The church, then, is "a community of people whose selves have been displaced by Christ, so that he is their true selves...'not I but Christ,' St. Paul said" (loc 4280). That the church is the Body of Christ has several implications. First it tells us that Jesus, himself, is the law of the church's life (and the Spirit mediates that life to the church). Second it tells us that the church (and its agenda) must never displace Jesus and his agenda. Third, the headship of Christ points to the essential catholicity (universality) of the church as the whole Body of Christ. Fourth, Jesus is and remains the model for how ministry and mission are to be accomplished by the church.

Missiology

In step with TF's ecclesiology is his Trinitarian, Christ-centered missiology, which emphasizes the koinonia of the church, by the Spirit, in Christ. TF elaborates:
It is only through a vertical participation in Christ that the Church is horizontally a communion of love, a fellowship of reconciliation, a community of the redeemed. Both these belong together in the fullness of Christ. It is only as we share in Christ Himself, that we share in the life of the Church, but it is only as we share with all saints in their relation to Christ that we participate deeply in the love and knowledge of God. Participation is a conjoint participation, a participation-in-communion, but the communion is above all a communion-in-participation in Christ (loc 4319).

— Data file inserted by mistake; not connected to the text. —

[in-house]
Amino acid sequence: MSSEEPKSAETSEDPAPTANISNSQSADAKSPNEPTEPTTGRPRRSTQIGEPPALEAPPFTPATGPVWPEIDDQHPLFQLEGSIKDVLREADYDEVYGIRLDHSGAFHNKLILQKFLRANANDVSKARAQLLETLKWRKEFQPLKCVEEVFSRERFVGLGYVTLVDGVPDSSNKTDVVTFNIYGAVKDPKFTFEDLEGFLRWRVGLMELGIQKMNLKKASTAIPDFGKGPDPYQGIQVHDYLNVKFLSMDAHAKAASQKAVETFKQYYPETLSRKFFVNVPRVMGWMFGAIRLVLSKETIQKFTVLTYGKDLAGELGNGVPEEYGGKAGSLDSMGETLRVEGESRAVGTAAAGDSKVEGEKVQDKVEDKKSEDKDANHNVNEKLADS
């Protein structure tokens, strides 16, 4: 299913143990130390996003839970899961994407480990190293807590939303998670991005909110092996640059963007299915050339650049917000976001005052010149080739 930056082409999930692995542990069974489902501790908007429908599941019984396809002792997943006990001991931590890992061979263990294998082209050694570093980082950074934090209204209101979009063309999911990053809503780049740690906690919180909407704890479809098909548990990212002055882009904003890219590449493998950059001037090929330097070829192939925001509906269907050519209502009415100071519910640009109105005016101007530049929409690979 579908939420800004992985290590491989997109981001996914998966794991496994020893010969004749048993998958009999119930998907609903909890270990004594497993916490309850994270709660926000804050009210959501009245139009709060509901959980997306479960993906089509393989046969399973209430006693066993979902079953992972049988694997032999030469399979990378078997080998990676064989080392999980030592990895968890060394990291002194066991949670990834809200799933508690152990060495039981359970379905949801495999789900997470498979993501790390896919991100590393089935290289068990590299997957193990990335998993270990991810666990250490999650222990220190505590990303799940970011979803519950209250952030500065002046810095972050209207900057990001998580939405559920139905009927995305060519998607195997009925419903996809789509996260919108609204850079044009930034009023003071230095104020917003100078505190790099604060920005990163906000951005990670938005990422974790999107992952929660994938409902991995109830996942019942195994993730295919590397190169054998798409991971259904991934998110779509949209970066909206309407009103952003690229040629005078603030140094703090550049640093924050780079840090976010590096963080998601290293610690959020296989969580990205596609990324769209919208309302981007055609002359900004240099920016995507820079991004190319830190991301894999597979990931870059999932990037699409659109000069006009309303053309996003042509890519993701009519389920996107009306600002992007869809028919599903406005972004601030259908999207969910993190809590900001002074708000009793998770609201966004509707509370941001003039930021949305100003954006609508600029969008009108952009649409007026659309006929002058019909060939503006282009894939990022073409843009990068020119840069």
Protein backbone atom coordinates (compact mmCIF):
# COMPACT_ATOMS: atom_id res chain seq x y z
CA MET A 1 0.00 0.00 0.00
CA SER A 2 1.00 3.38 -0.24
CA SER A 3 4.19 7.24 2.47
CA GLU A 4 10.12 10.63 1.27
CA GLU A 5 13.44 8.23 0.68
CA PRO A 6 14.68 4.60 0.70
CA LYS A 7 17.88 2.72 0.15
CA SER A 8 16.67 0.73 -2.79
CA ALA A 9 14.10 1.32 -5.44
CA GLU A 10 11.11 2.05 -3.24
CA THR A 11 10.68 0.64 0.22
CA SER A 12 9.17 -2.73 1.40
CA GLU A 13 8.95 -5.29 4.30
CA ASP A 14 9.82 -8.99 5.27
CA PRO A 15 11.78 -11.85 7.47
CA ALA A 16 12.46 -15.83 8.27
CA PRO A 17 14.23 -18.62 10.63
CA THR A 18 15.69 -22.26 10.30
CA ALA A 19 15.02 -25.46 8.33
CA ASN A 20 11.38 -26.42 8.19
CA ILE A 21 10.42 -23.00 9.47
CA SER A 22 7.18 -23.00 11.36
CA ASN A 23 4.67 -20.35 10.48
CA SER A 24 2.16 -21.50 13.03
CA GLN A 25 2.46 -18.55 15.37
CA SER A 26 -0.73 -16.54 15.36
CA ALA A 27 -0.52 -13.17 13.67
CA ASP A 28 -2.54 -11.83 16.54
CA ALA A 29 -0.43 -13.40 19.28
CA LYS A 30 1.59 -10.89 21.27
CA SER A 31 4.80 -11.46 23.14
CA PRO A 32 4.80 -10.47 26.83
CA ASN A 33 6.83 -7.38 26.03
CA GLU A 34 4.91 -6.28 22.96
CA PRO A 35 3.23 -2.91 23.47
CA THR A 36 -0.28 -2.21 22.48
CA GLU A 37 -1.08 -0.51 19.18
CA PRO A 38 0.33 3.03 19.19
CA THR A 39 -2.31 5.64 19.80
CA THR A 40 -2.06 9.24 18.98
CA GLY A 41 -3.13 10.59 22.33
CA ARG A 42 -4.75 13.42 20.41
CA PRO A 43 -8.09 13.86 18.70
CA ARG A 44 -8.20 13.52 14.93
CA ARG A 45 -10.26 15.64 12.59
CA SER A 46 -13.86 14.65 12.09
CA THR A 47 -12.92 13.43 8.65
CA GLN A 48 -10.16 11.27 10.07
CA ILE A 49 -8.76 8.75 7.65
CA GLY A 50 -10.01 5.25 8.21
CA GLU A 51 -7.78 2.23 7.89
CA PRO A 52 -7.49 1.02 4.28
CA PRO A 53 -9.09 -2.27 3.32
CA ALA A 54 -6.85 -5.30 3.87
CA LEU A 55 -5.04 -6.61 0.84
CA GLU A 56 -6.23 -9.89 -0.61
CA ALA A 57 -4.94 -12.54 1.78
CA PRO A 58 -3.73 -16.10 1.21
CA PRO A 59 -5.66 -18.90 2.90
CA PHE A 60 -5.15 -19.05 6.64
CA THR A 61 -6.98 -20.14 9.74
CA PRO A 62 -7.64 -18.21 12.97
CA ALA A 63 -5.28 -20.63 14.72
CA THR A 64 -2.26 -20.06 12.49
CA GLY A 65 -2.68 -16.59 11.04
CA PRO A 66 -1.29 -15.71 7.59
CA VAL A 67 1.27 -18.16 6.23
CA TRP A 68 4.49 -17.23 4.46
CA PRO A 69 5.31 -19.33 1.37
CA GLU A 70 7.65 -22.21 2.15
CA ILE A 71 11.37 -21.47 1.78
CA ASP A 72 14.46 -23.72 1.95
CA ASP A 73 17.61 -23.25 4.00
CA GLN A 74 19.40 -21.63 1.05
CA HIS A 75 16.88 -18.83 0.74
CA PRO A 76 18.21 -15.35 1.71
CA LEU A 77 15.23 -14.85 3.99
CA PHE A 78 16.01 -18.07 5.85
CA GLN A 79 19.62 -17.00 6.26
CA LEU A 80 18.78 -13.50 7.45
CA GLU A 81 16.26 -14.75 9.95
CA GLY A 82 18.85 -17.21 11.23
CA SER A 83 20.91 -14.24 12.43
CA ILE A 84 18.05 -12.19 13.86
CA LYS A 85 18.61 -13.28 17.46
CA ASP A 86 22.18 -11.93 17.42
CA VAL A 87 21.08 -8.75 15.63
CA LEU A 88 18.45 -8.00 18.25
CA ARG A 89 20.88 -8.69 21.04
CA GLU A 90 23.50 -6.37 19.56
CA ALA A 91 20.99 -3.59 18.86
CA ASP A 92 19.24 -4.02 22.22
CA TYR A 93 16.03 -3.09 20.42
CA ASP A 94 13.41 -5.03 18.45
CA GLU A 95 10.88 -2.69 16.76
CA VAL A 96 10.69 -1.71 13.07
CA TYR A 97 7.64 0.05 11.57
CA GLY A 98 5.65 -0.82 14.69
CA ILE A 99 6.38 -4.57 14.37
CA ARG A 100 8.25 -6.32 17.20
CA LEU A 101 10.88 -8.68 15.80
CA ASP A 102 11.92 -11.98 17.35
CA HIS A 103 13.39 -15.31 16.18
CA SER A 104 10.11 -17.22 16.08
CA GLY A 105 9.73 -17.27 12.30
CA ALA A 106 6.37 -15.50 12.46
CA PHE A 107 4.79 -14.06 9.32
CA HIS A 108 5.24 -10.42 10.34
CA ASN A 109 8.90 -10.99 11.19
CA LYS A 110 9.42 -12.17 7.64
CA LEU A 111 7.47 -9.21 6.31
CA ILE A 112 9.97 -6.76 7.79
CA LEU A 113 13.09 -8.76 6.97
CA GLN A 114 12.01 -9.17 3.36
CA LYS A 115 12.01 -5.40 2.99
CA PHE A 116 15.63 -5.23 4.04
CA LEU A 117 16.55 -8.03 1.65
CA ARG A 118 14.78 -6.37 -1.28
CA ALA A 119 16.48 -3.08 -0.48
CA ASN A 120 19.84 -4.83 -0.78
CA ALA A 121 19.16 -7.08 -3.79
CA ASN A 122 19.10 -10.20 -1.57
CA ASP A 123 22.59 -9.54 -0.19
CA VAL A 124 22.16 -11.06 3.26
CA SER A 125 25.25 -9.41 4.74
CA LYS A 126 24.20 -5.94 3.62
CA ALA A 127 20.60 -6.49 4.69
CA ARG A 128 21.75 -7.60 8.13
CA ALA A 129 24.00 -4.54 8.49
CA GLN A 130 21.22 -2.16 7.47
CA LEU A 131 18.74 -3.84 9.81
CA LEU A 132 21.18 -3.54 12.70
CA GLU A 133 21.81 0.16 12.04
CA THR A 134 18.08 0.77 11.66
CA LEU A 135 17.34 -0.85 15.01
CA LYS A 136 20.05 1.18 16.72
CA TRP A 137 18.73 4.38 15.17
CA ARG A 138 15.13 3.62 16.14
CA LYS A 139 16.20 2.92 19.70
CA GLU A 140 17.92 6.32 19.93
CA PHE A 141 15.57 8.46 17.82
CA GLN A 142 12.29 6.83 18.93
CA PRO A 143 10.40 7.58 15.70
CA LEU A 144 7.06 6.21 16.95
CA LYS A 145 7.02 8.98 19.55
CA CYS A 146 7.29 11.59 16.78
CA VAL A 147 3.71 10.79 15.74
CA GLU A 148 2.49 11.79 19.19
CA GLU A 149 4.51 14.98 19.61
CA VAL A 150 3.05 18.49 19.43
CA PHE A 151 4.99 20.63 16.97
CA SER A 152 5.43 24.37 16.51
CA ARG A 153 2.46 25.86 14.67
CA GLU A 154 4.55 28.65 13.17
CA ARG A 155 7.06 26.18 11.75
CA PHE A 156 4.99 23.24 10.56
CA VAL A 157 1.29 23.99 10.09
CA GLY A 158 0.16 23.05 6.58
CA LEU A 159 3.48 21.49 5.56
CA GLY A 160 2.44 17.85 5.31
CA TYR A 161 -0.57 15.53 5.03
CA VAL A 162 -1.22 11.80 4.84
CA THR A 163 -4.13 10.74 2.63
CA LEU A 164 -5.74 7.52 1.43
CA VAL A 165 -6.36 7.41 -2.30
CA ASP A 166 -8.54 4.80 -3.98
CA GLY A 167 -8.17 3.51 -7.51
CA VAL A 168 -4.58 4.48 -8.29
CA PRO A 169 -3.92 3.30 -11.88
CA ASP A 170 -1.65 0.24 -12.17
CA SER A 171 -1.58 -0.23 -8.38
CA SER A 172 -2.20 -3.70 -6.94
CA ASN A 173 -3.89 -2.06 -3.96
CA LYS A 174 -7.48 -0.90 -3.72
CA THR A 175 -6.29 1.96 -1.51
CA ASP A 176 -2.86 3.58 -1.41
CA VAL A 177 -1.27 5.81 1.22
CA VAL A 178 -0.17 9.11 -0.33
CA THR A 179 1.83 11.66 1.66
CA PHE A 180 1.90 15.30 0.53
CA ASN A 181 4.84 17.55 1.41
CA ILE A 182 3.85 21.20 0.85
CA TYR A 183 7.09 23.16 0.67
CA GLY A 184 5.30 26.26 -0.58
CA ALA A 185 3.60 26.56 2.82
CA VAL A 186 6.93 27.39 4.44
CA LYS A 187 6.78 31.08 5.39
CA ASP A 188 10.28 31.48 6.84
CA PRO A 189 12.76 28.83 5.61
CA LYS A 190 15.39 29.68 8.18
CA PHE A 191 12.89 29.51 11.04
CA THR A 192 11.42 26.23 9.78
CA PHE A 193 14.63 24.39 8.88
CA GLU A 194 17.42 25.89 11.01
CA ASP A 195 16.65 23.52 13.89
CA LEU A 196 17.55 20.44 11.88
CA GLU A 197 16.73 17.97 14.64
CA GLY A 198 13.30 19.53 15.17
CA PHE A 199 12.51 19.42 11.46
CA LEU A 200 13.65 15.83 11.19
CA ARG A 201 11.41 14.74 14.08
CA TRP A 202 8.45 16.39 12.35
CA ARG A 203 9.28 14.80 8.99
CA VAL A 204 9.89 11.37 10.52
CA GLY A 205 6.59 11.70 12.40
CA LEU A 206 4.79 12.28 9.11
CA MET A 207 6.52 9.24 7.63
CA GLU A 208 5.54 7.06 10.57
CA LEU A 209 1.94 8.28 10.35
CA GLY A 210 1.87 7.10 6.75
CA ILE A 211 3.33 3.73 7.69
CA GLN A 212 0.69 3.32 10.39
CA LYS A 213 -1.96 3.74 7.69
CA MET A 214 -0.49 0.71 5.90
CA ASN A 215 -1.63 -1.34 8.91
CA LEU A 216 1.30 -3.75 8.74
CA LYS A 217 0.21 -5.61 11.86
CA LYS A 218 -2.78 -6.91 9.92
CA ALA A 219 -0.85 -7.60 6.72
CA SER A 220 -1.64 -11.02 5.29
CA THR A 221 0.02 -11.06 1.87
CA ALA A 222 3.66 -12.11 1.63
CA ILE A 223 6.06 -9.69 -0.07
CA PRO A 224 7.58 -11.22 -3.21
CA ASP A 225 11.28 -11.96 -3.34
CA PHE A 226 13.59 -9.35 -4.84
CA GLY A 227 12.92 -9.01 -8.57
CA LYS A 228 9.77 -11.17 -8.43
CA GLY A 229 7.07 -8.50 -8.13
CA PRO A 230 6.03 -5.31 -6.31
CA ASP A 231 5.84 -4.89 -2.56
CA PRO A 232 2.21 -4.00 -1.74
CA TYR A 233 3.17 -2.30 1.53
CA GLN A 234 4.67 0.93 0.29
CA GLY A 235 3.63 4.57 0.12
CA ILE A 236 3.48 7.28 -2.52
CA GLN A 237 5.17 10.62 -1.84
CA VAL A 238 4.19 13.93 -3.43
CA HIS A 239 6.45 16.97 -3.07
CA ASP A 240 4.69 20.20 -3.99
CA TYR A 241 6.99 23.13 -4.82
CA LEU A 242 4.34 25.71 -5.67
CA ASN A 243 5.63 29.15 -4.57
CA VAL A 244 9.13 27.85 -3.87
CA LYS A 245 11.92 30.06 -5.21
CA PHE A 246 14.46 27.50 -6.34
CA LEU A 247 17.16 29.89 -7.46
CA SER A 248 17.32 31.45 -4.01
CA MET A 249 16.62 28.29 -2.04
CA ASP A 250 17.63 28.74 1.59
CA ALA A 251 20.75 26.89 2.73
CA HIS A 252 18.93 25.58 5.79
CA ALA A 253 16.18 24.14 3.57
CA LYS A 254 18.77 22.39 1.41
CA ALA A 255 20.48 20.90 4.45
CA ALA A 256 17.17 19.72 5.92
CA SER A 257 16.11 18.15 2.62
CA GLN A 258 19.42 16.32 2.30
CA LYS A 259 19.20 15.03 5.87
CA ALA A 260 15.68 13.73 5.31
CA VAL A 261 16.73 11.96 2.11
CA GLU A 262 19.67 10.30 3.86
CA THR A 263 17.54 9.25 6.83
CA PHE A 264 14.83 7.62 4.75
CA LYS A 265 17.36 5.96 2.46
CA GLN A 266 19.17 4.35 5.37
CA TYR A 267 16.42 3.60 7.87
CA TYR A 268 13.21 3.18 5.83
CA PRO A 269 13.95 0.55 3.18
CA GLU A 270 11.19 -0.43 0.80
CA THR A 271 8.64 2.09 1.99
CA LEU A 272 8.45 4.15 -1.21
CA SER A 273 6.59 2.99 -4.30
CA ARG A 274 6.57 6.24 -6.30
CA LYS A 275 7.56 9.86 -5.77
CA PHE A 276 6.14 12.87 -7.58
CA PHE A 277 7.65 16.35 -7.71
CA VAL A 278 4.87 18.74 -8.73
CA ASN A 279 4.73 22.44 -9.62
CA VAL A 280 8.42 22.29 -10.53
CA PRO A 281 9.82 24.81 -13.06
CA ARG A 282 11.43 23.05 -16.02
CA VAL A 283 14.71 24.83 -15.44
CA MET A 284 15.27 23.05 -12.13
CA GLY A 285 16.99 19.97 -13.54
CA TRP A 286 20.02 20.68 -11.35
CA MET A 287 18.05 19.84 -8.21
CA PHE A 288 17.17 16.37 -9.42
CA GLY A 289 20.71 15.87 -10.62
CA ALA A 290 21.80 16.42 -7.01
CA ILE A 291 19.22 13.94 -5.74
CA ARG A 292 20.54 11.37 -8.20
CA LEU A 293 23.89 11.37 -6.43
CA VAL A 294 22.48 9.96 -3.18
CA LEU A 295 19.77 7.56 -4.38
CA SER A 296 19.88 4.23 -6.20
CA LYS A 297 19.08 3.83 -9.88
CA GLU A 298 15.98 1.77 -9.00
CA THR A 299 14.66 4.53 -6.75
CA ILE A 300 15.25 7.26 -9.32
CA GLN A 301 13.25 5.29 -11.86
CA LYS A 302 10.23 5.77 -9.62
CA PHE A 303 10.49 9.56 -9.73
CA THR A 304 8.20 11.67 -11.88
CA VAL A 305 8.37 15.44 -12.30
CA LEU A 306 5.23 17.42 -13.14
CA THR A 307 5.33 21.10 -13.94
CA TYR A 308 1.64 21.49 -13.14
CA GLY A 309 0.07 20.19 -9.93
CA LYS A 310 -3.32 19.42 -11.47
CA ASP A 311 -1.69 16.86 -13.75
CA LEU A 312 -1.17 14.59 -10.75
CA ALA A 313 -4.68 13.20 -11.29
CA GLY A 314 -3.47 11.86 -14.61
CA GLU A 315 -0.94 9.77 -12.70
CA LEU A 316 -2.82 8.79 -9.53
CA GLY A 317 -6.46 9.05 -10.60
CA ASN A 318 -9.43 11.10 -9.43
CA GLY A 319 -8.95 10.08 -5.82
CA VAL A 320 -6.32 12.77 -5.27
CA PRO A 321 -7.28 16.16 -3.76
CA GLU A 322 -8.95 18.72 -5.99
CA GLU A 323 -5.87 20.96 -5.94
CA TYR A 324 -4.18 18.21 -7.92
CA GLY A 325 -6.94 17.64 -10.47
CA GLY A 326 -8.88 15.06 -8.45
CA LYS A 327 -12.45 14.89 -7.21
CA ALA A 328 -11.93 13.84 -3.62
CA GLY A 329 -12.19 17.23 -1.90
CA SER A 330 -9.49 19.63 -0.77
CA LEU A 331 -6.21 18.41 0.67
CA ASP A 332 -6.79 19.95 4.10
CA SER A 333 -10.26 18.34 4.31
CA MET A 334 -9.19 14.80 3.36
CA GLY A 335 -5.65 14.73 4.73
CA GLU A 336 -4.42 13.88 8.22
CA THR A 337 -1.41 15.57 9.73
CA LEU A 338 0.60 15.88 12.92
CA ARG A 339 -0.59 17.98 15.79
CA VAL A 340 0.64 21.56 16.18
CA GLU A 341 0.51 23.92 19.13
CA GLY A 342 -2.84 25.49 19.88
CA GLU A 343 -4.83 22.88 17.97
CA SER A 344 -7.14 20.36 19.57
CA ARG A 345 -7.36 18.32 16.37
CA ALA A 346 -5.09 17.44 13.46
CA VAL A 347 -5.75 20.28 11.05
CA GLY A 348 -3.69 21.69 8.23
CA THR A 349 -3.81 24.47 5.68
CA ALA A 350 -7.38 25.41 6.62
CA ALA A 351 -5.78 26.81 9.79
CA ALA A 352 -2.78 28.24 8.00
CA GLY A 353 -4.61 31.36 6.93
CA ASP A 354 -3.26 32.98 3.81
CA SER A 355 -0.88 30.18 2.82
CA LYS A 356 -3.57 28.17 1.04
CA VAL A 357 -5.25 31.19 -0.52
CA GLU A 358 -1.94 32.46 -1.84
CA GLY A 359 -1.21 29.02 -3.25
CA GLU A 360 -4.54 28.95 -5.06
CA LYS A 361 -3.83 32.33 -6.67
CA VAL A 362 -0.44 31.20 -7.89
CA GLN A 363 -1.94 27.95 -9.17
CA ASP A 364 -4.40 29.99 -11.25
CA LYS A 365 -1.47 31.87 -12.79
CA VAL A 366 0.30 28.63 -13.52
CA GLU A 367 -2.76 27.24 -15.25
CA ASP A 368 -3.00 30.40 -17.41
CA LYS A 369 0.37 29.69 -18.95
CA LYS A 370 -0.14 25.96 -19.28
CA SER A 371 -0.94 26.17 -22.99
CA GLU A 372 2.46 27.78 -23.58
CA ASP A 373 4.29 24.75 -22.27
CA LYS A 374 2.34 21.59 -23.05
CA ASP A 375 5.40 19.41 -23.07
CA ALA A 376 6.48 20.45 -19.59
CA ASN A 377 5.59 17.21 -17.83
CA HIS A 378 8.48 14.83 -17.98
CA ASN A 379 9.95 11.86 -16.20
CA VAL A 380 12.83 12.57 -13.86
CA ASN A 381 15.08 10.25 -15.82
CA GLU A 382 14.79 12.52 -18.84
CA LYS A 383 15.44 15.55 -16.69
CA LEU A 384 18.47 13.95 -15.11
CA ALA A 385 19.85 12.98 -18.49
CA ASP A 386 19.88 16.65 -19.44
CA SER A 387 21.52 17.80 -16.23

The church, by the indwelling Spirit, is thus a "communion-constituting community." Its membership, which already is experiencing the reconciliation of humanity with God in the person of Jesus, is called to participate with Jesus, by the Spirit, in making the good news of this reconciliation known to others--inviting and enabling them to become part of the community of faith. As TF noted, the Holy Spirit is...
...poured out immediately only upon the Church, and yet through the Church it was destined for all men, for the church is sent out on a mission to all nations...that they too might receive the promise of the Spirit and be incorporated into the One Body (loc 4359).